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Former hobbit lands on "Lost'

Dominic Monaghan, an actor best known as one of the guardians of the ring in the Oscar-winning Lord of the Rings movies, is on the phone from Hawaii, where he has just embarked on another jewelry quest, this time searching for earrings to send his mother for her birthday. There doesn't have to be anything mystical about the earrings, but they can't be too dangly.

Along the way, there are certainly myriad obstacles. Over the course of a 25-minute interview, Monaghan is stopped repeatedly for autographs and pictures. He's also accosted by one person who knows the unassuming thespian looks familiar but can't identify him. Monaghan cops to being an actor but notes only that he's filming Lost on the island for ABC.

A minute later, the same person returns, more confident.

"Were you in that hobbit thing?"

"Yeah, that's right, I was one of the hobbits," Monaghan says, only slightly drawn out. "I was at the shop across the street looking for earrings for my mum, but do you know any other crafty shops?"

Safely away from his semifan and back on the streets, Monaghan laughs at the exchange.

"I think it's the cheesiest thing in the world to be saying "Oh, I'm an actor' and for people to go "Oh, yeah?' and for you to say "Yes, you may have seen me in such films as blah, blah blah,' " he explains. "I help them along the way, but at no point do I say, "Oh, I'm in Lord of the Rings" because that's like saying "Oh, I'm a Los Angeles Laker.' "

As good-spirited and occasionally resourceful hobbit Merry Brandybuck, Monaghan was part of a trilogy that earned billions and roared through the Oscars, running the table at this year's ceremony. In addition to coming away from the experience with fame and adoration, Monaghan quickly discovered that he had been typecast.

"Generally the more pixie-type, Mogwai-kind, Furbee-variety of characters," the 26-year-old says, explaining the roles he was offered. "There's been an assumption from a lot of casting directors that I'm a very sweet, cute, cuddly, nonthreatening, nonoffensive type of person. I think generally I am and I do have that inside me . . . but there are other things about me that I want to show people."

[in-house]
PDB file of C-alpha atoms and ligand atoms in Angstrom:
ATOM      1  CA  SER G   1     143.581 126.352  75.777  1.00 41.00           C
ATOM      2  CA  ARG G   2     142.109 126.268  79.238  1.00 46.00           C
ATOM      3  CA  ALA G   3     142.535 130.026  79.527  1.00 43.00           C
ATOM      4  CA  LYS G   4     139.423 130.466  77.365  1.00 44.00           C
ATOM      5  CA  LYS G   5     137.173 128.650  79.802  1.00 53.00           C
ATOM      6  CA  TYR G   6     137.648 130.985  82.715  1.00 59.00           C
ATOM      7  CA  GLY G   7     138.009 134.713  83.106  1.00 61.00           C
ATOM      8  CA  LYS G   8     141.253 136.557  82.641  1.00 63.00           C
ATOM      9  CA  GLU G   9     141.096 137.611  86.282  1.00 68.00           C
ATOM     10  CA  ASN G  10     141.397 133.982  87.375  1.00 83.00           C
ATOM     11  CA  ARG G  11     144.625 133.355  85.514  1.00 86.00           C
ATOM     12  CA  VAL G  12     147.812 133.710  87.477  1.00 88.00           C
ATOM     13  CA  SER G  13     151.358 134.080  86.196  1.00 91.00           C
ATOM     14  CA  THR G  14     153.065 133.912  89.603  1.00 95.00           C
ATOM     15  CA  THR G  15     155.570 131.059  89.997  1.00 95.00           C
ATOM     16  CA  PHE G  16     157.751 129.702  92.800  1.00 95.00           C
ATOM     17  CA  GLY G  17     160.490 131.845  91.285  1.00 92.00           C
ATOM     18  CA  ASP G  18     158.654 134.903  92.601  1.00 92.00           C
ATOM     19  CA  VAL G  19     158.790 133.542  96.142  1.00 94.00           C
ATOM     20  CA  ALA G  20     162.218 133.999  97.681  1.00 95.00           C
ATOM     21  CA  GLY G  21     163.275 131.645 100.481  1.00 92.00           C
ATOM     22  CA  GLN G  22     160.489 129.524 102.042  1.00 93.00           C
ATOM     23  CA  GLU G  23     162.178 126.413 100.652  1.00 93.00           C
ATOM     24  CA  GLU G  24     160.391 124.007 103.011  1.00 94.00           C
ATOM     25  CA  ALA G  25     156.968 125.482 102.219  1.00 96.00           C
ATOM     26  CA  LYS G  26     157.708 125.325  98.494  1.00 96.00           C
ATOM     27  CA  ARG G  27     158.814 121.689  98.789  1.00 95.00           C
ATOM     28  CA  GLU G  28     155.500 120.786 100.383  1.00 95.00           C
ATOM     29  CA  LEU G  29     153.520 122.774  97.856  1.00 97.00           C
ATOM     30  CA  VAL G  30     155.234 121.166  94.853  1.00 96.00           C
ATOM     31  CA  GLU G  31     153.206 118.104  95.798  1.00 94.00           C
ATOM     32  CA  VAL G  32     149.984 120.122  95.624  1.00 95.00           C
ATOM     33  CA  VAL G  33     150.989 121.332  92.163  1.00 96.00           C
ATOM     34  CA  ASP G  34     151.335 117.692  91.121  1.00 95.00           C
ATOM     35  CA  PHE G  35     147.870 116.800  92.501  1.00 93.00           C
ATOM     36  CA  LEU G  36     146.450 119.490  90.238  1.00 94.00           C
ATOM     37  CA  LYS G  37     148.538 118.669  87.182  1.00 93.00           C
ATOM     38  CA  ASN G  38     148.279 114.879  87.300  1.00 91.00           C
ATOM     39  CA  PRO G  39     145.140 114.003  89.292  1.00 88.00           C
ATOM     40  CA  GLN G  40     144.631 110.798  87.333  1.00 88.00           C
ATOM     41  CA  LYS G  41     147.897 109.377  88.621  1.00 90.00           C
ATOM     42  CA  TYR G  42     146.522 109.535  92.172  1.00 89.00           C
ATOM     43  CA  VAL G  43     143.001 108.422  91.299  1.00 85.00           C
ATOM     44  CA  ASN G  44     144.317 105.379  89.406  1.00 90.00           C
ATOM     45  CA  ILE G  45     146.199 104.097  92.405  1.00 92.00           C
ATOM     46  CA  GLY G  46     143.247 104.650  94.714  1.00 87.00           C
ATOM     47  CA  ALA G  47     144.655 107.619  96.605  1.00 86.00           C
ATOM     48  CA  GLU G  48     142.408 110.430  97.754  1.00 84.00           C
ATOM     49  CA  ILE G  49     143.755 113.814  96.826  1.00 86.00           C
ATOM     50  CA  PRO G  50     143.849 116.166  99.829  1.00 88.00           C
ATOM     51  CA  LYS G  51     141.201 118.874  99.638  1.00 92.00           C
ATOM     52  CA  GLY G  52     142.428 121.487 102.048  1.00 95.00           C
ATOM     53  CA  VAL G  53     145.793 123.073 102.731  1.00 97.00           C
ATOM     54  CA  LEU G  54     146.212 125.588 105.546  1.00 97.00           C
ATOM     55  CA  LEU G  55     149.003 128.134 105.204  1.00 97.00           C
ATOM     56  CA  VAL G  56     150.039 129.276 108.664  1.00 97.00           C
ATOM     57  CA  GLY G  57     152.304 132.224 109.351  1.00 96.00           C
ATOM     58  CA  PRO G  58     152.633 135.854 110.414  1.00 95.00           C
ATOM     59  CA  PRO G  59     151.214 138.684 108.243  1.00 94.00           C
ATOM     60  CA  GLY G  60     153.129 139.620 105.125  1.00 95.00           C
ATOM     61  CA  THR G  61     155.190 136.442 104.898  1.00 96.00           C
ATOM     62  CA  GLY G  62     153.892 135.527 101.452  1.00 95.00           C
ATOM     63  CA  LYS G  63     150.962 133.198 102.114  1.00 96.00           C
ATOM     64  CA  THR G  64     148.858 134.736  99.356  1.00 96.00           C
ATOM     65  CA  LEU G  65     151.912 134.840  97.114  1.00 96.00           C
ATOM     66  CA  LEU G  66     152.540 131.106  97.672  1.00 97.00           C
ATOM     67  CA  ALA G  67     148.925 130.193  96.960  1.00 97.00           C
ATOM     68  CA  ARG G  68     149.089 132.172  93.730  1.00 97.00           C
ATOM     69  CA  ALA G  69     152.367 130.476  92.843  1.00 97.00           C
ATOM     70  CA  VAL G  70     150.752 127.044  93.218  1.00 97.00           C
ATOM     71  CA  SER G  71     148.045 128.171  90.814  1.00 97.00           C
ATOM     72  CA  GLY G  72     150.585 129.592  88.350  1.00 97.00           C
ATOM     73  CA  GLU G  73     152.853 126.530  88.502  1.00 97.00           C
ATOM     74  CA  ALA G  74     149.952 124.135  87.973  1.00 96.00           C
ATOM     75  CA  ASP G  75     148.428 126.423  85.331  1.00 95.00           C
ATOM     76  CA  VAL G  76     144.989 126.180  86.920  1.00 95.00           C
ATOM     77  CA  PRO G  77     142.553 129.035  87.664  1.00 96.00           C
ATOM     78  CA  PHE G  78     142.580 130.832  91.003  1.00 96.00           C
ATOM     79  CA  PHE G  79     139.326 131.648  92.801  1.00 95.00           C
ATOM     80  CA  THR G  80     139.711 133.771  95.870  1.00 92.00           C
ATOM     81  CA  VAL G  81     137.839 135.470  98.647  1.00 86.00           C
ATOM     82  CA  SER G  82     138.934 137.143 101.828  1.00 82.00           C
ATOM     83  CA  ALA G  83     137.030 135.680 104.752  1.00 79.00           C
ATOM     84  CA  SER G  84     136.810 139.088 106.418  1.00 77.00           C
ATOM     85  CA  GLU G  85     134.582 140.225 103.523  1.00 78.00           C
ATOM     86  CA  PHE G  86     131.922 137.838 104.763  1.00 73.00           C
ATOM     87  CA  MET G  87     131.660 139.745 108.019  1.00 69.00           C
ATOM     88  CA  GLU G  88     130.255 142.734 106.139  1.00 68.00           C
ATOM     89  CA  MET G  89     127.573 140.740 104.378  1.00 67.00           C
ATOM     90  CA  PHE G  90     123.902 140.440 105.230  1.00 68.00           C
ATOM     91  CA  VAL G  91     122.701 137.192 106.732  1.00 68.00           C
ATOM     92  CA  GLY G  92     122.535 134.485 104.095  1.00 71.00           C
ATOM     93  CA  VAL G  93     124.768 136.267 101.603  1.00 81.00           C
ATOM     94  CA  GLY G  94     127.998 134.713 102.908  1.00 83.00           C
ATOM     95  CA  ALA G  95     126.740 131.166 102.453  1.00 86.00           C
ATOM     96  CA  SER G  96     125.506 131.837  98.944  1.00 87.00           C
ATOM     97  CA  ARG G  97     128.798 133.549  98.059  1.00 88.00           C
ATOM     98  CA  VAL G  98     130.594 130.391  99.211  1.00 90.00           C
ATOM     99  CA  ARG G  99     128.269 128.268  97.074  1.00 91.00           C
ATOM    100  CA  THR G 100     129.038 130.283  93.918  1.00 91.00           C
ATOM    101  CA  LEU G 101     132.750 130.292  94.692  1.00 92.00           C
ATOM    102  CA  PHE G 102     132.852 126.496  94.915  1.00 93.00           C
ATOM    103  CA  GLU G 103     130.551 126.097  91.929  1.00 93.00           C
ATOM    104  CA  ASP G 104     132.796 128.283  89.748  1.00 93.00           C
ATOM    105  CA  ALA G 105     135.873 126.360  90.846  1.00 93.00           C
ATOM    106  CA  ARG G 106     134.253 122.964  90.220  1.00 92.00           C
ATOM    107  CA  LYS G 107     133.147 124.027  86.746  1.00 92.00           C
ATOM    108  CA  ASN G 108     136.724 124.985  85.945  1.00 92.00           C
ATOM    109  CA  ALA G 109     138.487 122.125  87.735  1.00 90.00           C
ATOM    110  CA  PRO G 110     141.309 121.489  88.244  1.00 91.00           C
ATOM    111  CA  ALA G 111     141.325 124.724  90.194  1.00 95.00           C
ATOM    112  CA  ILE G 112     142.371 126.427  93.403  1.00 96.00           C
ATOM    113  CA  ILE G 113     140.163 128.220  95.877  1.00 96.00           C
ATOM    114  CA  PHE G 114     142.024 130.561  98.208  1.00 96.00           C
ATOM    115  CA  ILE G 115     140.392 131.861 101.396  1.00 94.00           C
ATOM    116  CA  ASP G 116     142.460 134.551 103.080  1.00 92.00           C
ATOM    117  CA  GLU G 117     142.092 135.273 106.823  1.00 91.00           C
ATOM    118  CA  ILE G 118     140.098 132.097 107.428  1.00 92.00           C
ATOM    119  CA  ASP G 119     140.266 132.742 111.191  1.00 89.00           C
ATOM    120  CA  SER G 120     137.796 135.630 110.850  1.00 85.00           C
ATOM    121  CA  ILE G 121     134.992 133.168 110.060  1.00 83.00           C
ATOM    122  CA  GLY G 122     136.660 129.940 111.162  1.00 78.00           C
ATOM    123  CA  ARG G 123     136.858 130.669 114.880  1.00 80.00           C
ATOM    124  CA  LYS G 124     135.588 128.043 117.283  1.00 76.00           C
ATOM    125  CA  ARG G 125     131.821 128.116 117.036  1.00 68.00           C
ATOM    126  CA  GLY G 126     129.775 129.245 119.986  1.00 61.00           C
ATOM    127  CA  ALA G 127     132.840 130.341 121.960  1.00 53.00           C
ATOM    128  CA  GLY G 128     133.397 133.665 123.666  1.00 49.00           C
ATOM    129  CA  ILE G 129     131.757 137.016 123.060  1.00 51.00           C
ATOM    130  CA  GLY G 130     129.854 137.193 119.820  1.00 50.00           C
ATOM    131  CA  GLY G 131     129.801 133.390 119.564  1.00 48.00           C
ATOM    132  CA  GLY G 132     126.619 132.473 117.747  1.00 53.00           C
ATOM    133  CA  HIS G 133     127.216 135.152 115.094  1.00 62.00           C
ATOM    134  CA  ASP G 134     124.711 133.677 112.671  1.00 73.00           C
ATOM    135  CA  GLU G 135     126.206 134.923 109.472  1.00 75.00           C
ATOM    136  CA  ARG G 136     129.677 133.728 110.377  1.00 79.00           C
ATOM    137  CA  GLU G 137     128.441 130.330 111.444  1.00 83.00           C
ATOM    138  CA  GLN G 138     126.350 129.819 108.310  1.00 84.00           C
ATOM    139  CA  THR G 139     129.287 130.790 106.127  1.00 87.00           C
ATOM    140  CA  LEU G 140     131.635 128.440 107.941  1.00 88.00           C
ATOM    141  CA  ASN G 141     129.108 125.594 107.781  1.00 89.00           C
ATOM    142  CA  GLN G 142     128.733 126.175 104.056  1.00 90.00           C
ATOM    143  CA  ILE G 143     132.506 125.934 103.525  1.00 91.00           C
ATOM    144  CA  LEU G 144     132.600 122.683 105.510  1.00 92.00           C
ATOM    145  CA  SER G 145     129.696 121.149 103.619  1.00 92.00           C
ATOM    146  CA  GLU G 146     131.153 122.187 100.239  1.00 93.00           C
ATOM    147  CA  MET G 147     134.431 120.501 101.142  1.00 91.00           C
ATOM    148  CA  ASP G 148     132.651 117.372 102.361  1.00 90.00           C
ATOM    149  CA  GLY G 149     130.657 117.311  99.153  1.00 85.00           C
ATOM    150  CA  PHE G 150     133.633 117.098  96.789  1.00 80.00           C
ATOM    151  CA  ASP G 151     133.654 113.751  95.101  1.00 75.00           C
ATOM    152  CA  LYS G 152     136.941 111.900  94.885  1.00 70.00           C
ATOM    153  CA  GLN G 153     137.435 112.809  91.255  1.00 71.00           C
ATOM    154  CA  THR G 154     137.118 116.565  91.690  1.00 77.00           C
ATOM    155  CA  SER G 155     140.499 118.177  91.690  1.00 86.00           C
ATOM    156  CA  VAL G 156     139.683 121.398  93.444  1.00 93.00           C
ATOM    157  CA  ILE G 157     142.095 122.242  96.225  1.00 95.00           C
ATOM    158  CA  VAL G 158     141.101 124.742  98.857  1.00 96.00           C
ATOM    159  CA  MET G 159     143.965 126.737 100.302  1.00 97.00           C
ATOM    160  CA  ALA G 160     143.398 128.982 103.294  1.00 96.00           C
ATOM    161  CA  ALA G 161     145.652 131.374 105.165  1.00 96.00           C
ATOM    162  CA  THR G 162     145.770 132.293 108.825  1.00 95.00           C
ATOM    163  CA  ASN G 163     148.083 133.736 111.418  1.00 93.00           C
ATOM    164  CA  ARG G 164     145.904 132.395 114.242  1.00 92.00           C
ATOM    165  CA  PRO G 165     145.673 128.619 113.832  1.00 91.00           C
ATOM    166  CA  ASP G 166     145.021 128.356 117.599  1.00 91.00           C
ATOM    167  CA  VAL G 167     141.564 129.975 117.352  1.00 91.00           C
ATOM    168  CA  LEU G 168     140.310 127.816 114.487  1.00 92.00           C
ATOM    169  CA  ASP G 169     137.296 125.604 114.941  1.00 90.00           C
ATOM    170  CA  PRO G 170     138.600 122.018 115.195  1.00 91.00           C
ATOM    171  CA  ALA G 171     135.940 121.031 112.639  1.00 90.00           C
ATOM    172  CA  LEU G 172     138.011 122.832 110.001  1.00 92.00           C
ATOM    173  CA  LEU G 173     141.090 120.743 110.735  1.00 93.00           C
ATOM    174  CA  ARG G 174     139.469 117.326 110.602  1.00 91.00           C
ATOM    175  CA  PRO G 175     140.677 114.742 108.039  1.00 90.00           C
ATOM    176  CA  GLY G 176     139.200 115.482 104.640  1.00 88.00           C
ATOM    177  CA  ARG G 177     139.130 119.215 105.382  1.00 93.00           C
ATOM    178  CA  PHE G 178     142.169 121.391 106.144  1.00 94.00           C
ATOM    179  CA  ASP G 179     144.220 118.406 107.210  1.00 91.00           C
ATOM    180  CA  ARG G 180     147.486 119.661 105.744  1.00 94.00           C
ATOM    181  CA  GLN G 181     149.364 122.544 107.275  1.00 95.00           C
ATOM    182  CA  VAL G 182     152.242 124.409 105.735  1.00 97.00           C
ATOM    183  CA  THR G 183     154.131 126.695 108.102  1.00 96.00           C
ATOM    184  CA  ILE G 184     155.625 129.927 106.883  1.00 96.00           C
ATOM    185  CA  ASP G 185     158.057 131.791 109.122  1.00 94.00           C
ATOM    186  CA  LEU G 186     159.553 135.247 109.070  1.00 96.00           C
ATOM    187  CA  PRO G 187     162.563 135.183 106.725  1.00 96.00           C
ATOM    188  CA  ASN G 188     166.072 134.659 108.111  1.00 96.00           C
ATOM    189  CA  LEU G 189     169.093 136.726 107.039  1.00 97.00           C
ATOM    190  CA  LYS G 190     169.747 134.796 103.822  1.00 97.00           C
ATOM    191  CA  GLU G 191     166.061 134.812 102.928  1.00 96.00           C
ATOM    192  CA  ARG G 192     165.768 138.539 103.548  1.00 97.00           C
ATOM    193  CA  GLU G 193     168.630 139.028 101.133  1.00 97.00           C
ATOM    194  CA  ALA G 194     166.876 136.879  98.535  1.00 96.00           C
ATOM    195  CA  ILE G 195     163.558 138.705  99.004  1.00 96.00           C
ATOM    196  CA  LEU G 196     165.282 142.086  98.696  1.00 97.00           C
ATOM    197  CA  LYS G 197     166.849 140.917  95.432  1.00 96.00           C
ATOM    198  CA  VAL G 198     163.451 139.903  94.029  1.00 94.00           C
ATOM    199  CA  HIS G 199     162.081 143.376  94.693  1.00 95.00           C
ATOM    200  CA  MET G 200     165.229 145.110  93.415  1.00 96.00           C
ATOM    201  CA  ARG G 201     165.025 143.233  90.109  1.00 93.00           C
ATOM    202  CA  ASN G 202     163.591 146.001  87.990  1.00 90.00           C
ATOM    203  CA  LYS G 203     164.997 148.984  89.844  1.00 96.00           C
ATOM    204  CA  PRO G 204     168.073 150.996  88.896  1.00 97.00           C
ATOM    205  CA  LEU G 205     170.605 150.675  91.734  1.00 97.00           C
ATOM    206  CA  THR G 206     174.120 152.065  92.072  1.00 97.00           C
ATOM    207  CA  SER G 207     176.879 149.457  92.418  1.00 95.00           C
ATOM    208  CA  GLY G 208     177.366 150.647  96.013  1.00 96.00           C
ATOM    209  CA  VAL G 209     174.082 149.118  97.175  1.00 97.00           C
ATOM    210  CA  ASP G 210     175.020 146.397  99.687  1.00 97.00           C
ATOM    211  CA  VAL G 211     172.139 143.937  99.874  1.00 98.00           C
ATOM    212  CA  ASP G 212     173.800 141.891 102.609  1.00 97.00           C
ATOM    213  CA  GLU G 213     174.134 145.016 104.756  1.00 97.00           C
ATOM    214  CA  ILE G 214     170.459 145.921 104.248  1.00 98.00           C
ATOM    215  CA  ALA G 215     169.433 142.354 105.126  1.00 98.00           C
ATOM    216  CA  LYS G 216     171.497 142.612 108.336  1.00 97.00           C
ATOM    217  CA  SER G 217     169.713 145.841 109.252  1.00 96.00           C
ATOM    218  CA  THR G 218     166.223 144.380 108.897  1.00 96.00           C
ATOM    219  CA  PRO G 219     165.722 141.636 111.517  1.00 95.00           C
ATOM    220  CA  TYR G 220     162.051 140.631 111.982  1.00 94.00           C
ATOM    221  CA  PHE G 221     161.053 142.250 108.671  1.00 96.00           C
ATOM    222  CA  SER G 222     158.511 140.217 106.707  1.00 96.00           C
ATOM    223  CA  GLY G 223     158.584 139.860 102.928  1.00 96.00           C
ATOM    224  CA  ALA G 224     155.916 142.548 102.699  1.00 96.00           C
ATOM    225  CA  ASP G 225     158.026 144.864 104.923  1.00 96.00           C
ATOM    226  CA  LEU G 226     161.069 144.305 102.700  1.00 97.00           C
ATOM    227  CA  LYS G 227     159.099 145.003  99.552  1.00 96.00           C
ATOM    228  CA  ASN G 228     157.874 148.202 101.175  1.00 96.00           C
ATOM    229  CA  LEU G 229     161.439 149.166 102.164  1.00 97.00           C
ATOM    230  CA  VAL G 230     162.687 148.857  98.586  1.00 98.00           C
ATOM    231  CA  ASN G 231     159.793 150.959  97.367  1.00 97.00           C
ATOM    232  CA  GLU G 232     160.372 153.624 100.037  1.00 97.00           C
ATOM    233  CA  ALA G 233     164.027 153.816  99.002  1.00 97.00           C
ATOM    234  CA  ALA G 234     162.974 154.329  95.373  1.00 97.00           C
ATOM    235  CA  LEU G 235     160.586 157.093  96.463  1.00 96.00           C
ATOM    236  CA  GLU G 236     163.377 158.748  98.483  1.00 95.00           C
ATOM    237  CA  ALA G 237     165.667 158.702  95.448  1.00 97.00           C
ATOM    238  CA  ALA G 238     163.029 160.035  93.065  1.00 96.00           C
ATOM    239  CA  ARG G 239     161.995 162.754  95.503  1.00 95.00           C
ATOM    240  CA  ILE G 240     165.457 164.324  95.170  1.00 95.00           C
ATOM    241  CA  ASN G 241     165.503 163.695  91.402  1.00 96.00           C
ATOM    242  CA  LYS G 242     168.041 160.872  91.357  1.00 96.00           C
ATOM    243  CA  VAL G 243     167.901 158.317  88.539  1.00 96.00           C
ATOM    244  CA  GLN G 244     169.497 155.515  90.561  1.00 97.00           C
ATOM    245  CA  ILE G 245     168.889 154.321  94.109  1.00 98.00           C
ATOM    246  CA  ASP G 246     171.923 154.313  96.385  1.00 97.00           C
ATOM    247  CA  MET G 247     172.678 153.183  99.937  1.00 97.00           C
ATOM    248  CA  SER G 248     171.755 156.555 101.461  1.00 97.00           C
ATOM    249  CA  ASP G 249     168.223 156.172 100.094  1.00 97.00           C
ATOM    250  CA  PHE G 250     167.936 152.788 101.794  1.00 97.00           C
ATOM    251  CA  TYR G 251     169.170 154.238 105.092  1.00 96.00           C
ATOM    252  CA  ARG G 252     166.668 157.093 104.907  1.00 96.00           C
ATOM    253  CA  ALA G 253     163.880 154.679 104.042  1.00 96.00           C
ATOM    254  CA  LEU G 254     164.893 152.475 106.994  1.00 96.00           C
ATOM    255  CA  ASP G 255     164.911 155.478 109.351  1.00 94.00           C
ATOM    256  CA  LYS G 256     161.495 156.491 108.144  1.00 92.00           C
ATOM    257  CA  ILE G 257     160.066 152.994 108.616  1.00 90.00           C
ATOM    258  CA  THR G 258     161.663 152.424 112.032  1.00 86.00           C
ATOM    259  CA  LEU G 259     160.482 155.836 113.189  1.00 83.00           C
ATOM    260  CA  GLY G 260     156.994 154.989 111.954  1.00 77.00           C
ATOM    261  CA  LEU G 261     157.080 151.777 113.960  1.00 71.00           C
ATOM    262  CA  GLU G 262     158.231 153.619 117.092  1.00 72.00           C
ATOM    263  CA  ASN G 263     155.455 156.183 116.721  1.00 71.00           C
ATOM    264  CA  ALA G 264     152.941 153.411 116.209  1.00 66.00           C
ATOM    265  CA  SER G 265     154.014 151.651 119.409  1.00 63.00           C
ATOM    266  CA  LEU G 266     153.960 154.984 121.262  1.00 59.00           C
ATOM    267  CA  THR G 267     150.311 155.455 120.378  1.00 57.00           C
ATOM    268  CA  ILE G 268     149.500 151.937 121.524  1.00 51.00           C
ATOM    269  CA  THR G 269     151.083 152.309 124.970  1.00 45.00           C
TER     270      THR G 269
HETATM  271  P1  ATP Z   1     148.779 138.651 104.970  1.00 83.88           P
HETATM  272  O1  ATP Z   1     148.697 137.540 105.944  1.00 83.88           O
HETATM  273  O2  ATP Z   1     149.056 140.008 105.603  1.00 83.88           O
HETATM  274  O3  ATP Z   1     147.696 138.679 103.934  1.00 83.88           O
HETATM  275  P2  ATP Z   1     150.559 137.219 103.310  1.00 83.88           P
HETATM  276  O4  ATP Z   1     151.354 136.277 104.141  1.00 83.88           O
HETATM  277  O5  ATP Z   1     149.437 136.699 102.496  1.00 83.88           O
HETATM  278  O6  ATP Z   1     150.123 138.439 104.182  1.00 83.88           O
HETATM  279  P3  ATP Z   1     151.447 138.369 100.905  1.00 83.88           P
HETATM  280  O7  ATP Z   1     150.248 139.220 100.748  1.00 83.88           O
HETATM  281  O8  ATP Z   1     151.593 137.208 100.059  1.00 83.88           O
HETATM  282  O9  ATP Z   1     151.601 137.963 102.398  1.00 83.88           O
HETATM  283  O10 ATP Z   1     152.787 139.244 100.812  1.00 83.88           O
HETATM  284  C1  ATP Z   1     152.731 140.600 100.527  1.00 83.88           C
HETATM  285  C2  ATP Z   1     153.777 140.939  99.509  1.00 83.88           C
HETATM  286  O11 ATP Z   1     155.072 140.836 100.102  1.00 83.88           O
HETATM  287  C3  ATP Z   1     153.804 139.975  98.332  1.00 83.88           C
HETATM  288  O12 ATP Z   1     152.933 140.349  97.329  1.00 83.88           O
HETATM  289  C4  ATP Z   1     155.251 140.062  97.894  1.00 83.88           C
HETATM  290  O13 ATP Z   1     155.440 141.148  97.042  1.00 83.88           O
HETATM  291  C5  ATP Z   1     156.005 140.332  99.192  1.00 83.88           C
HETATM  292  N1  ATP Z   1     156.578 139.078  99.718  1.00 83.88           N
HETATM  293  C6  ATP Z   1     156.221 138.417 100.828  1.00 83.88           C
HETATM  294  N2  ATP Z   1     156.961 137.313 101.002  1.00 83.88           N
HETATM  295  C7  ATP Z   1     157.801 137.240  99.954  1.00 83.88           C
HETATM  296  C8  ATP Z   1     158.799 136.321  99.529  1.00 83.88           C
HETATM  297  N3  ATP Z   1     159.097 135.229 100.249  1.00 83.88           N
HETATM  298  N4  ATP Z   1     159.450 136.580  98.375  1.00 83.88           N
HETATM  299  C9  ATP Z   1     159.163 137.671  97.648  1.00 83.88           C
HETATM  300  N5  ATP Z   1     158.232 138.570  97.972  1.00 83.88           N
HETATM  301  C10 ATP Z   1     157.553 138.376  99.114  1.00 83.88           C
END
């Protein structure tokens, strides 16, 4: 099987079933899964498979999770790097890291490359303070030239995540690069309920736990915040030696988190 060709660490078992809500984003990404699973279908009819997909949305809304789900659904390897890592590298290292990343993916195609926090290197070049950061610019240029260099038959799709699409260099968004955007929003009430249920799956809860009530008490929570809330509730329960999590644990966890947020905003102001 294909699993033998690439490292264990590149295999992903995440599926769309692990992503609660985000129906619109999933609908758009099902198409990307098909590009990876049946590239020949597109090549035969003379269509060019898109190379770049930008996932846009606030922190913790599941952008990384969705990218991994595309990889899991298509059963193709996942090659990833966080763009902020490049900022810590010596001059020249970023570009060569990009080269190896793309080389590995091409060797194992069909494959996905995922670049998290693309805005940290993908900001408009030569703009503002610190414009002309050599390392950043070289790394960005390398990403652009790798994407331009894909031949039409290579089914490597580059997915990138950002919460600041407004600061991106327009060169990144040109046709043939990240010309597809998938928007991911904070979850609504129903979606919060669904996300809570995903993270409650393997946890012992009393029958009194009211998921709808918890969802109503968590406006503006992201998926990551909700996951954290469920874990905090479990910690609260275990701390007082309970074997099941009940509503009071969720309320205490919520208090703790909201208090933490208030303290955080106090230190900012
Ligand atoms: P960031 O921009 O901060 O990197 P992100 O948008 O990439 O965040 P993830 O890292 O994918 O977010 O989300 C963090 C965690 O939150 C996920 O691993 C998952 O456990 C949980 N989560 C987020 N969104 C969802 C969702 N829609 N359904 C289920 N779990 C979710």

For many viewers, Lost will provide the first chance to see the Manchester, England, native outside of Middle-earth. Monaghan plays Charlie, a member of a once-popular rock band that had a flourish of fame before vanishing into obscurity. Charlie is skittish and needy and has a host of other problems.

"He's evolving as we speak," says the actor, who has shot seven episodes of the highly secretive series. "I'm trying to play him as a bad good guy."

A veteran of British television, Monaghan initially had reservations about returning to the small screen and making a potentially lengthy commitment to a series. He quickly realized that Lost creators J.J. Abrams (Alias) and Damon Lindelof (Crossing Jordan) were making a character that would let him stretch.

"I think we find Charlie at a crossroads in his life, and I would like to see him struggle to work out who he's going to be and how he's going to contribute to the group," he says.

Monaghan knows what he contributes to the Lost group. With dozens of mysteries still unresolved after the two-part pilot, Lost has the potential to become a cult favorite with fans every bit as passionate as the devotees of Abrams' spy drama. If that happens, Monaghan is ready to help.

"I'm in this nice position of being aware of it and being able to tell some of the younger cast members or some of the less experienced cast members that this potentially could be a life-changing thing," he says. "It can get very crazy very quickly, and if you don't have your wits about you, you can really start to get lost."